Of compact dimensions, the little Feinbau 110-mm centre height Model PM-1 lathe was made by Maschinen-Gesellschaft M.B.H.of Winterbach, a village to the east of Stuttgart (the latter town also home to the export agents, Hans & Klob). Like the Rindis, Hardinge HSL and Edgwick "Whippet", the Feinbau was designed to be an economical-to-buy but well-made lathe that could be used for simple production jobs involving short plain-turning, deburring, polishing, slotting, grilling, grinding and finishing. It could, despite its deliberately limited capacity and narrow speed range, also compliment or free-up more expensive, properly-specified lathes in a factory or tool-room.
Despite the aforementioned limitations it met it design criteria - simplicity, high quality and robustness - perfectly. The heavy, cast-iron headstock had an integral motor to drive the hardened and ground 25 mm bore main spindle, so eliminating drive belts. The spindle was fitted, as standard, a lever-operated collet closer and a screwed nose that could take the usual range of collets chucks and faceplates. Headstock collets had a 23-mm shank and ranged in capacity from 1 to 20-mm; a flanged "step-chuck" was also offered able to grip a variety of external diameters up to a maximum of 80 mm.
The motor could be ordered as a 3-phase 2 or 3-speed unit with rates of: 700, 1400 & 2800 r.p.m. or 700 &1400 r.p.m - or 1400 & 1800 r.p.m. To make the machine as efficient as possible when used in production the collet-closer lever also served to start, stop and automatically brake the motor. A pole-change switch on the front of the headstock was used to both select speeds and reverse them.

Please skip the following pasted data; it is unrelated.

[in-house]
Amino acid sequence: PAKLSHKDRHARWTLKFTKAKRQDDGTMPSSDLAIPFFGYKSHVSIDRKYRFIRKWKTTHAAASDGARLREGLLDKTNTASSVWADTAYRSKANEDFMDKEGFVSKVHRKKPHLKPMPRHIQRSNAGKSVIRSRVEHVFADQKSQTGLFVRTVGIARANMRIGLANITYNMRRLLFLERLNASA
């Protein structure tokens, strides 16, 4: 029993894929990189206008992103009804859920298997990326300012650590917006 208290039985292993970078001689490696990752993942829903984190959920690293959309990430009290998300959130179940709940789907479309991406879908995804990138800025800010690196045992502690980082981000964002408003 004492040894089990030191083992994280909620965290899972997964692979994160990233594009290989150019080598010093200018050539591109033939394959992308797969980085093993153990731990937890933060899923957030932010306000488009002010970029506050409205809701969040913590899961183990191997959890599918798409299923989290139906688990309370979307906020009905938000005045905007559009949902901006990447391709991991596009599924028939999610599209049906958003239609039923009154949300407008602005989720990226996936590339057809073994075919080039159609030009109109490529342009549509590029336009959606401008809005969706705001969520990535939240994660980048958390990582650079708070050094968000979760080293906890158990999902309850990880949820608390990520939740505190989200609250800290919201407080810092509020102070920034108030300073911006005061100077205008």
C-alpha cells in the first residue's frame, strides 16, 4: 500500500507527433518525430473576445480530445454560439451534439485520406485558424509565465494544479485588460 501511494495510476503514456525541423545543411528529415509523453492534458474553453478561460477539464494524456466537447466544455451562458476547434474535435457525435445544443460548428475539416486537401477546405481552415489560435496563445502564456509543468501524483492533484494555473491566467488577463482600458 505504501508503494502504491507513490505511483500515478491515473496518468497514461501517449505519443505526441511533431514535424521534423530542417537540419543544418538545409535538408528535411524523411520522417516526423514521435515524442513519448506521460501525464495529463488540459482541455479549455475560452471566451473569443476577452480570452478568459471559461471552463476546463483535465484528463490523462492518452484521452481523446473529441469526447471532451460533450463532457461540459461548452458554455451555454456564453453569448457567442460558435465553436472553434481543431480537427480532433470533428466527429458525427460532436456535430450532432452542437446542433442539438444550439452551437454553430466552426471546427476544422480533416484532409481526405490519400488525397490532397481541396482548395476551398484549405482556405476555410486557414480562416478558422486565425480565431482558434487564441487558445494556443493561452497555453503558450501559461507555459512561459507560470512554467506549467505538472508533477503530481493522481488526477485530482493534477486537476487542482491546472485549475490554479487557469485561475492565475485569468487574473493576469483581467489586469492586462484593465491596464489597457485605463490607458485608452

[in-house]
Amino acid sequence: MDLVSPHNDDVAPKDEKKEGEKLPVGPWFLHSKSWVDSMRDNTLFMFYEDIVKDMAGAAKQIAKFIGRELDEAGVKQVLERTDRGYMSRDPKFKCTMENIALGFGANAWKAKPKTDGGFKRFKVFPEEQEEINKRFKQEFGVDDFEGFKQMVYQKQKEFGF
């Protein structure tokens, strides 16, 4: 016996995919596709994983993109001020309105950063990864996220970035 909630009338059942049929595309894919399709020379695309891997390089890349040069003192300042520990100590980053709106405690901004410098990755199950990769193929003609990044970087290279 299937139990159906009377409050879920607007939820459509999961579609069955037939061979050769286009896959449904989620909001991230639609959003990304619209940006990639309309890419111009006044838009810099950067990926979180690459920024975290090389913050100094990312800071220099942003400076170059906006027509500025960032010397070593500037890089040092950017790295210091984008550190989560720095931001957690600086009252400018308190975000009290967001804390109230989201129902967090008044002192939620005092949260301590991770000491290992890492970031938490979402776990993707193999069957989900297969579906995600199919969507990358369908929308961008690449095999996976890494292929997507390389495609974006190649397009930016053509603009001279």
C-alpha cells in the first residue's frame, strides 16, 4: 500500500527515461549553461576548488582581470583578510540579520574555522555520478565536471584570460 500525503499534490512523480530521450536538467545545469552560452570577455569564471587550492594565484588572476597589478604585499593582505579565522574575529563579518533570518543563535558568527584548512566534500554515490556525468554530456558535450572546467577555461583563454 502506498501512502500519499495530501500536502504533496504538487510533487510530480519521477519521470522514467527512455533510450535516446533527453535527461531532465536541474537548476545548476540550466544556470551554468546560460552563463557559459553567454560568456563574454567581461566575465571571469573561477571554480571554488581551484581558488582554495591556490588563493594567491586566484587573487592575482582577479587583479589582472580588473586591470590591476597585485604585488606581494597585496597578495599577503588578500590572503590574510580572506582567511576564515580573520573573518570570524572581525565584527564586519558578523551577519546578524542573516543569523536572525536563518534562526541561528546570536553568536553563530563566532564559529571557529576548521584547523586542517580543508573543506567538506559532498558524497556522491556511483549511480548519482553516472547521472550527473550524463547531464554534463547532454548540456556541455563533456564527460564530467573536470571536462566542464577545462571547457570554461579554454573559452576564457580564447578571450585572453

The 310-mm x 110-mm bed, bolted and dowelled to the face of the main casting, carried three 12-mm wide longitudinal T slots to mount the various accessories. As supplied it was fitted with a well-made, all-lever-action compound slide rest with the cross slide of the full-length type, with two T-slots at the back for mounting auxiliary tooling, and equipped with adjustable fore-and-aft stops. The long-travel topslide was equipped with a chip guard at the front and could be swivelled 40-degrees in either direction from the centre. A simple, single toolpost with a triangular clamp was supplied as standard but, at extra cost, a unique version of the "American-style" toolpost was also offered: this was an all-hardened-and-ground affair with castellated cut-outs to retain the tool and a sliding wedge (but without the traditional dished washer) to adjust its height.
Supplied as a lever-operated type, the tailstock was available with either a hardened-and-ground spindle, to accept a No. 1 Morse taper centre, or a fitting to mount 12-mm shank draw-in collets with a capacity of 1 to 9 mm. A neat combined sliding die and tap holder mounted on a collet draw-bar fitting was also offered. One unusual accessory was a lever-action tailstock, fitted with a spindle formed as the shaft of a 10,000 r.p.m. electric motor, and intended for drilling small holes. If required, faster motors could also be provided.
Should a milling capability have been needed a compound table could be mounted in place of the normal bed assembly: this had 2 T-slots and lever-operated longitudinal and vertical feeds (with stops) but a screw-operated cross feed. Other extras included a T-handrest, a 3-jaw chuck and a cast-iron floor stand; the makers also offered to manufacture special fittings to a customer's requirements and would, no doubt, also have modified the standard parts if necessary as well.
The Feinbau PM1 stood 1150-mm tall, occupied a floor space of 365 x 335 mm and weighed approximately 135 Kg..